The kids and I were in a horrible car accident where we almost died. I wasn’t able to return to work for an extended period of time, during which I was laid off due to my injuries. I was at a very low point and had no idea what I was going to do as far as my future went. I was at a crossroads: I thought I could either wait it out and go back to the same old job, or I could see if this dream of making movies was something I could do.
I had to know if filmmaking was for me, and I thought I might not ever have a chance to try this again in my life, so I went for it. I looked up film programs and enrolled into the Academy of Art University’s Motion Pictures & Television online program. I had my doubts. You grow up seeing these great stories onscreen, but you never think you could have the skills to create them. My first class was a screenwriting class, and I still remember the first time I wrote something for it. It felt right: words cannot describe the rush that I felt expressing myself through screenwriting. I knew this was something I had to do.
MM: What were the early days like as a newly-committed moviemaker? What obstacles did you run into?
BLB: Our community at that time really had very few moviemaking opportunities, so I didn’t have a lot of ways of getting hands-on set experience. I really had to be inventive. I had such a passion for filmmaking that I would do whatever I could just to see professionals working first-hand in hopes of gaining knowledge. I did everything from traveling hundreds of miles to working as a crew member for free. I worked as a PA on everything I could, even if it was for a day here and there, and spent countless hours driving just for a day’s work. I worked as a Porta Potty cleaner for a friend of mine so I could sneak on the set of Fast Five to try and pitch myself and get hired. I ended up joining a moviemaking group that was starting up in a city not too far away and started meeting local people who also had an interest in filmmaking, which lead to more and more contacts. I wrote and directed a short film last year that won a few awards at festivals. That got local attention and helped start a movie making community in my area.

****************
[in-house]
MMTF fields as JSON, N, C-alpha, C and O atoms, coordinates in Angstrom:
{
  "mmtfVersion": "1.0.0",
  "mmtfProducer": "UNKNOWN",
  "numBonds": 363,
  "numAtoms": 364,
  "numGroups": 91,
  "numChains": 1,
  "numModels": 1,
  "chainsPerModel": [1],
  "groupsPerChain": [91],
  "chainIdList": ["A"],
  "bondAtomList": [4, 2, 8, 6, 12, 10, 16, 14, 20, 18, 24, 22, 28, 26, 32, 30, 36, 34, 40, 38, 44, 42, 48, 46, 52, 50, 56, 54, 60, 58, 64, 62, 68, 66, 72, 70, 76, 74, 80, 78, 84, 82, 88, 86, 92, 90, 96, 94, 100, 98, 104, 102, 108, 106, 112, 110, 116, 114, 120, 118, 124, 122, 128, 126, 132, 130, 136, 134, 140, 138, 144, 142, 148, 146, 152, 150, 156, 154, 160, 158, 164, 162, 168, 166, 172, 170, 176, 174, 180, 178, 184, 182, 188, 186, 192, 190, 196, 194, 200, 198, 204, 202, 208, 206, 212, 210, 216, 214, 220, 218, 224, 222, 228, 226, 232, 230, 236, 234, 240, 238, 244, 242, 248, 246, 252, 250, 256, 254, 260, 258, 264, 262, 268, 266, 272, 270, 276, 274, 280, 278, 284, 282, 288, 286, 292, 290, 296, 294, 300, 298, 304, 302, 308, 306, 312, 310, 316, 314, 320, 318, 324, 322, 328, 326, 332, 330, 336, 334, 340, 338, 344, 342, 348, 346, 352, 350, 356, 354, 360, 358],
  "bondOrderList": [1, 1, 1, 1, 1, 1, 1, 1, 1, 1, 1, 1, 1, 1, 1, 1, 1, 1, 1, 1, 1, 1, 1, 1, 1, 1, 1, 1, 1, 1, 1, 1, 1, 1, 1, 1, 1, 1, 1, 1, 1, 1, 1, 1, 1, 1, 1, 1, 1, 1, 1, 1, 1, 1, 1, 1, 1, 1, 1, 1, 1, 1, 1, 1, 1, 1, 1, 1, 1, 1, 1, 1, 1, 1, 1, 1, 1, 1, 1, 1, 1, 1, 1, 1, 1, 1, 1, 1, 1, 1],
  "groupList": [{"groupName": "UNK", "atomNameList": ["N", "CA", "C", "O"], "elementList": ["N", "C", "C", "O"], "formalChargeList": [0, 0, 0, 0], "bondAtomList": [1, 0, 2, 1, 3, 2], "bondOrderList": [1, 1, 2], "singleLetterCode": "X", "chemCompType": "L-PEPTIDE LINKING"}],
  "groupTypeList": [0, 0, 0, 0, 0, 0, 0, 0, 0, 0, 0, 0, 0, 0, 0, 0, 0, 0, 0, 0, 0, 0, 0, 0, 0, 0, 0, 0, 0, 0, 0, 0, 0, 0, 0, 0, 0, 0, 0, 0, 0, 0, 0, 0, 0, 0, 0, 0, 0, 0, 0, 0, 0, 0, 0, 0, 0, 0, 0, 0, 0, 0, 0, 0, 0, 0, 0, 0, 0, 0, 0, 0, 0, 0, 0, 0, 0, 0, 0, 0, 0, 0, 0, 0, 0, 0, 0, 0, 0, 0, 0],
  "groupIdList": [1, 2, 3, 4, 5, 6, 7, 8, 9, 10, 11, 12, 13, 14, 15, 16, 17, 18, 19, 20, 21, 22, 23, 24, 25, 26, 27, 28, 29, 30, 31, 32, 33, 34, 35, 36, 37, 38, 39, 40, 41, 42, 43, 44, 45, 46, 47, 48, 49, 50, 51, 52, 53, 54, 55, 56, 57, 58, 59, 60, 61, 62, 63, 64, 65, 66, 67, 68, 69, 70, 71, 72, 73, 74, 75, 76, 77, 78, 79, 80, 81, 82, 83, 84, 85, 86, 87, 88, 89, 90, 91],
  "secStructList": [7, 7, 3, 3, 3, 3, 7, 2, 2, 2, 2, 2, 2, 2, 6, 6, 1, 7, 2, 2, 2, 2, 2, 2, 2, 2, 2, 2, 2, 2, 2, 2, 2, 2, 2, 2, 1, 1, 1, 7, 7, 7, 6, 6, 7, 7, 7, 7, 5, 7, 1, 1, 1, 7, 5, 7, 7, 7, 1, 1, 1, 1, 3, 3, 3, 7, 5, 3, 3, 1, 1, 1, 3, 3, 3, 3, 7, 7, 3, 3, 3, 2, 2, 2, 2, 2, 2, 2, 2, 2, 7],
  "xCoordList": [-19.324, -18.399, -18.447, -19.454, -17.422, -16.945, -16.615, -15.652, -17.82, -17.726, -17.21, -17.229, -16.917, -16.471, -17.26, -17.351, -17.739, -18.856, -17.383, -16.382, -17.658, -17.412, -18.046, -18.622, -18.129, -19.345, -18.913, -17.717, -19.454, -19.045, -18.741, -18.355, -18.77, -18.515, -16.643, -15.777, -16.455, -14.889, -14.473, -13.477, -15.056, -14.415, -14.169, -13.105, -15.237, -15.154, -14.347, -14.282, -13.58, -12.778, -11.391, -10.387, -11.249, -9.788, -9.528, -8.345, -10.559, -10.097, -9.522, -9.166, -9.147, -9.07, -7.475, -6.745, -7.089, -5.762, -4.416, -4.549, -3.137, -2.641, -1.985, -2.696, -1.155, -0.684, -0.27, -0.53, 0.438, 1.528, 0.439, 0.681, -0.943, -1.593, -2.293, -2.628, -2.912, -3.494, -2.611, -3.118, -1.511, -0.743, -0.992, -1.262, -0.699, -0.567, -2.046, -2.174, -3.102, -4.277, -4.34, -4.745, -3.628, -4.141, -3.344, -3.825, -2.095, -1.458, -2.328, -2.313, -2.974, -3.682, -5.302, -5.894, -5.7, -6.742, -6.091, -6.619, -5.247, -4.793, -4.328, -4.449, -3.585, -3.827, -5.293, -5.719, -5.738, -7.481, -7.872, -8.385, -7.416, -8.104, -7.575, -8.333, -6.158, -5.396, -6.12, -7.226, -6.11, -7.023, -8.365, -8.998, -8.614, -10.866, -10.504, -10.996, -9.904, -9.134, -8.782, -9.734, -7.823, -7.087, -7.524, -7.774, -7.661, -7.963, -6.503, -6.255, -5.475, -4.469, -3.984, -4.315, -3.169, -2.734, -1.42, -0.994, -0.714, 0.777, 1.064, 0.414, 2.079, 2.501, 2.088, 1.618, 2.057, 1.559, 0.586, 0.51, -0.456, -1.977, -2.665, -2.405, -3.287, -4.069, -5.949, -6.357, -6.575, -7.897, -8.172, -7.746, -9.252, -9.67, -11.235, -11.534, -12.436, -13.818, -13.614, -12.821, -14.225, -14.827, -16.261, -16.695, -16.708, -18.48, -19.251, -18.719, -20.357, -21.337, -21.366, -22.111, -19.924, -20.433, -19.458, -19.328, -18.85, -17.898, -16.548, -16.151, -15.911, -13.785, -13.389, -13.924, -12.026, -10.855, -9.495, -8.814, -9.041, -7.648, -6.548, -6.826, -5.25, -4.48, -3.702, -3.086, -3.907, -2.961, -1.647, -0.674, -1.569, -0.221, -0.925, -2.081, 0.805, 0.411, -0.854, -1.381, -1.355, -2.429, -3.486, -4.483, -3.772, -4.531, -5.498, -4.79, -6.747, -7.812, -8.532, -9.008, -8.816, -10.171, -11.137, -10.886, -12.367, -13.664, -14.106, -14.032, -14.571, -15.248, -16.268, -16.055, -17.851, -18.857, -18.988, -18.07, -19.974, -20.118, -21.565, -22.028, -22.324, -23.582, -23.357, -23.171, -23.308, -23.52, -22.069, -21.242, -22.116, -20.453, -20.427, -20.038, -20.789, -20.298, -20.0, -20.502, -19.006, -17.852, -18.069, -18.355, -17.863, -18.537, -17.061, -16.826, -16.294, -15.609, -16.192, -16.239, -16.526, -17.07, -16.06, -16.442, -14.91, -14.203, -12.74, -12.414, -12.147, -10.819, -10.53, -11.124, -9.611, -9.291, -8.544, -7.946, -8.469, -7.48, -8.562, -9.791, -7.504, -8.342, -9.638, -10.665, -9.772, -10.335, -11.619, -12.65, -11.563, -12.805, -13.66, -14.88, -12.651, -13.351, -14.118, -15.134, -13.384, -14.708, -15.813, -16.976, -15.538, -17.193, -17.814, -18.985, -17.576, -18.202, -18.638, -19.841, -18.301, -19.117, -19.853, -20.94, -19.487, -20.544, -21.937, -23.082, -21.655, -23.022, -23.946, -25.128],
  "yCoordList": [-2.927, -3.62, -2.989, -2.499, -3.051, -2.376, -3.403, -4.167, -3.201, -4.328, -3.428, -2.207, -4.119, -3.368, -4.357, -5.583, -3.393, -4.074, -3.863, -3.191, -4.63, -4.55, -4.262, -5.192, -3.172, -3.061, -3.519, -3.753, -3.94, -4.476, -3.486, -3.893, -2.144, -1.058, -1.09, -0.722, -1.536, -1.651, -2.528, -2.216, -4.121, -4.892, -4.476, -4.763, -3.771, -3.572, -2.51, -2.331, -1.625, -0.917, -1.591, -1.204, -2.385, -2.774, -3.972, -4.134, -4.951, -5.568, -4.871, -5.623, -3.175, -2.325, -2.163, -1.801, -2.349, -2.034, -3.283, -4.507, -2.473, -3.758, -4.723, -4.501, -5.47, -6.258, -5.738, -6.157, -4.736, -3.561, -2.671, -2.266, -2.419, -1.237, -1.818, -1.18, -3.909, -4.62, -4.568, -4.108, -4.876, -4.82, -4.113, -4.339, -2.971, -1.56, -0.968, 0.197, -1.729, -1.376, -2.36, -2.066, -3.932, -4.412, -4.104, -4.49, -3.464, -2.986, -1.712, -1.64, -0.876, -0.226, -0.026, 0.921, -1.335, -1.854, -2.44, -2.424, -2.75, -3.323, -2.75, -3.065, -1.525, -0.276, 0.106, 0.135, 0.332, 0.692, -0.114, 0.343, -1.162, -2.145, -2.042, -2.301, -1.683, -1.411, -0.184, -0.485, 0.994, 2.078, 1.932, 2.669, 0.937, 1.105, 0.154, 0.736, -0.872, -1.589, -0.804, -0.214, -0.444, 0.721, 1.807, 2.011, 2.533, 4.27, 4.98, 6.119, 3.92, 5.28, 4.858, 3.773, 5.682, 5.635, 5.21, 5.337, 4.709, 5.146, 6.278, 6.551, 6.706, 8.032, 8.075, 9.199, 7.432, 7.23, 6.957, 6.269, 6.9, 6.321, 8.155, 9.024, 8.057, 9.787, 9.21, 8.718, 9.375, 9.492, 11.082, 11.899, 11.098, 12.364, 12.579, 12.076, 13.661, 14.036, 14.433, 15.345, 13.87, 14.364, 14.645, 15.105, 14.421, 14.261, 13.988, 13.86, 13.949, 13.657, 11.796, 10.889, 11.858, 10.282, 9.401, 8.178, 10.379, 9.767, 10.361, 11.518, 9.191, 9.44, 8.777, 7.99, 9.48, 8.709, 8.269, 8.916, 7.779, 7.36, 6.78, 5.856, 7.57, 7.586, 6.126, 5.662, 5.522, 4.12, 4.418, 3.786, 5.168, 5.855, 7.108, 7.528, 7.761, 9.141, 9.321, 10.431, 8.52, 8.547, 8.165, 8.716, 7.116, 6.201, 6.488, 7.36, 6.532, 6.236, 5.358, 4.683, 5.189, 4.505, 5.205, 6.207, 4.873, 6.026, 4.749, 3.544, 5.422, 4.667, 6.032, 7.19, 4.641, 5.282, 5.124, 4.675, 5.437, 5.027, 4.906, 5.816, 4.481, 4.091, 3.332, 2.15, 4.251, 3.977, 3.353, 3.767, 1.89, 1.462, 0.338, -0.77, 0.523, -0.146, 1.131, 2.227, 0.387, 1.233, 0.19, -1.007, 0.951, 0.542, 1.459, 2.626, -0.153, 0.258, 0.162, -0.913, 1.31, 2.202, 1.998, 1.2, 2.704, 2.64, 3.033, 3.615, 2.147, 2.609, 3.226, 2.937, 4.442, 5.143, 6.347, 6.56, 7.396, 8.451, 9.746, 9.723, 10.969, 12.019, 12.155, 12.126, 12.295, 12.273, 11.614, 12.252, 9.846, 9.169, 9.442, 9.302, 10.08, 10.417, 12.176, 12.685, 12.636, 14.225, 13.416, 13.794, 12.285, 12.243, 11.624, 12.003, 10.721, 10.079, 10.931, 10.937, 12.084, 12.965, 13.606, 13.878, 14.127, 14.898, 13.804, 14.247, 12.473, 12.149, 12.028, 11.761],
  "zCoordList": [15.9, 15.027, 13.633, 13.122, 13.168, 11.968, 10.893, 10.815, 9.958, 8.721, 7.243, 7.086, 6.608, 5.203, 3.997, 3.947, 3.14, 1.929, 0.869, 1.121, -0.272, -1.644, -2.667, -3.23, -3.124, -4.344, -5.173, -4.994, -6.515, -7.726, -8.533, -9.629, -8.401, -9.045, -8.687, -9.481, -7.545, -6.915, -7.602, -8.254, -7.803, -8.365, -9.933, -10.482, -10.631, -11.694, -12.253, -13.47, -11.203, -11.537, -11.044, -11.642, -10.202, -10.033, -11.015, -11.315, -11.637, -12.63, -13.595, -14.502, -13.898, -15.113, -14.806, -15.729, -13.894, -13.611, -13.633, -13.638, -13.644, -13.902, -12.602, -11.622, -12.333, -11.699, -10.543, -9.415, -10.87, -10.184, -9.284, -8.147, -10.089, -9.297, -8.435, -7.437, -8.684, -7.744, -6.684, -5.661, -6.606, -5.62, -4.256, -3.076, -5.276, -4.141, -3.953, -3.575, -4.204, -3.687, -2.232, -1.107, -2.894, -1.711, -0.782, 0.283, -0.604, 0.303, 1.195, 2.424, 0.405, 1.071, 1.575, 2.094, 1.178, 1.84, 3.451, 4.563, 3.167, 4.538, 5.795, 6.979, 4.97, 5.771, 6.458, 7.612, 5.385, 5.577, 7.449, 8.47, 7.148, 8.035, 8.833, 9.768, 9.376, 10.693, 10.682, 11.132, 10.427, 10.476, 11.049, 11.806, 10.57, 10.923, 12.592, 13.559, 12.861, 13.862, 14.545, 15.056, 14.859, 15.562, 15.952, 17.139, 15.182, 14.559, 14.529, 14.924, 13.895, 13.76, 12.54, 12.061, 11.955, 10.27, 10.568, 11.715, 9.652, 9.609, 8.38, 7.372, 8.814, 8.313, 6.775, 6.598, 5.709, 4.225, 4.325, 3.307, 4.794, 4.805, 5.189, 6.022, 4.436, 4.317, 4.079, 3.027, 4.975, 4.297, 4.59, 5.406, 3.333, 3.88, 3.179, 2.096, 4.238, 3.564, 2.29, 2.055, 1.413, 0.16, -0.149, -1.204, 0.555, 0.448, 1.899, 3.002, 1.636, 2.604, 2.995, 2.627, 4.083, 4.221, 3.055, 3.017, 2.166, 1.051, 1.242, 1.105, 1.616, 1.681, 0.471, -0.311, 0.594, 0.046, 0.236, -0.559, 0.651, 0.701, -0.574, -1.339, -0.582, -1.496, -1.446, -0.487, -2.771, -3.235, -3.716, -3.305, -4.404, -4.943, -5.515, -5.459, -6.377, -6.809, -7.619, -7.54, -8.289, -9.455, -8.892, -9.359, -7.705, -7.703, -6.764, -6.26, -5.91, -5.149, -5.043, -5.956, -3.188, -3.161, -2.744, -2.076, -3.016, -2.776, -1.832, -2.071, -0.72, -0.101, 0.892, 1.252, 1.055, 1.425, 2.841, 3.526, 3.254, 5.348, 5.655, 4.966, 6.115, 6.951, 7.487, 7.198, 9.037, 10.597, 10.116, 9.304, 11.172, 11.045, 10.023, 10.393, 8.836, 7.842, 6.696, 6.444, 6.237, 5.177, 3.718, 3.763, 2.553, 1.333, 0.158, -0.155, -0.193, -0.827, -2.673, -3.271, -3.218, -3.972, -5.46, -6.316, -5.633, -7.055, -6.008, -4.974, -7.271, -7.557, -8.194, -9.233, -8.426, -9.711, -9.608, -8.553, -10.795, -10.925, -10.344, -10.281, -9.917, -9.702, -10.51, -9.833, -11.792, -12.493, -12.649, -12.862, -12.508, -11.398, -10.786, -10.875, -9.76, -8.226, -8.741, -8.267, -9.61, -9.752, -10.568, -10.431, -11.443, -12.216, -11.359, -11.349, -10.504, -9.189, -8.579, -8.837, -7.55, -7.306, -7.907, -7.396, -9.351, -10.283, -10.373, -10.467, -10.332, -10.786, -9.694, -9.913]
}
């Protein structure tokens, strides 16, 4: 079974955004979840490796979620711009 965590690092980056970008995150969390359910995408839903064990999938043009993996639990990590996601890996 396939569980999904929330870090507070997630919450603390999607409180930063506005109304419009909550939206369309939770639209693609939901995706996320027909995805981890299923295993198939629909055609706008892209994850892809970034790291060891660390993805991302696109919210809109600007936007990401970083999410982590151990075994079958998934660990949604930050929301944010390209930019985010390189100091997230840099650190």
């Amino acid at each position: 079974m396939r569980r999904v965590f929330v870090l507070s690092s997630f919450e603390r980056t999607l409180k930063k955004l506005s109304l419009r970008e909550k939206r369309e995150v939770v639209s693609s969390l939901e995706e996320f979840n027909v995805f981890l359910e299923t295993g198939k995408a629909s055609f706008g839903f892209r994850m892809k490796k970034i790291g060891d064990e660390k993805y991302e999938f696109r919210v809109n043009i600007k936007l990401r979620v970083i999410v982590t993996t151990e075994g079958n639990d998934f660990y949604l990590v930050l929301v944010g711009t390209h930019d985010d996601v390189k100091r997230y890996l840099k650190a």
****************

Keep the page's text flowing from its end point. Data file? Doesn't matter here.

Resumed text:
MM: Now that you’ve found your feet a little more, you’re working on a short called “Dream Date” starring the legendary Danny Trejo. Can you share your experience working on this project? Does Trejo’s unorthodox entry into movies resonate with your own?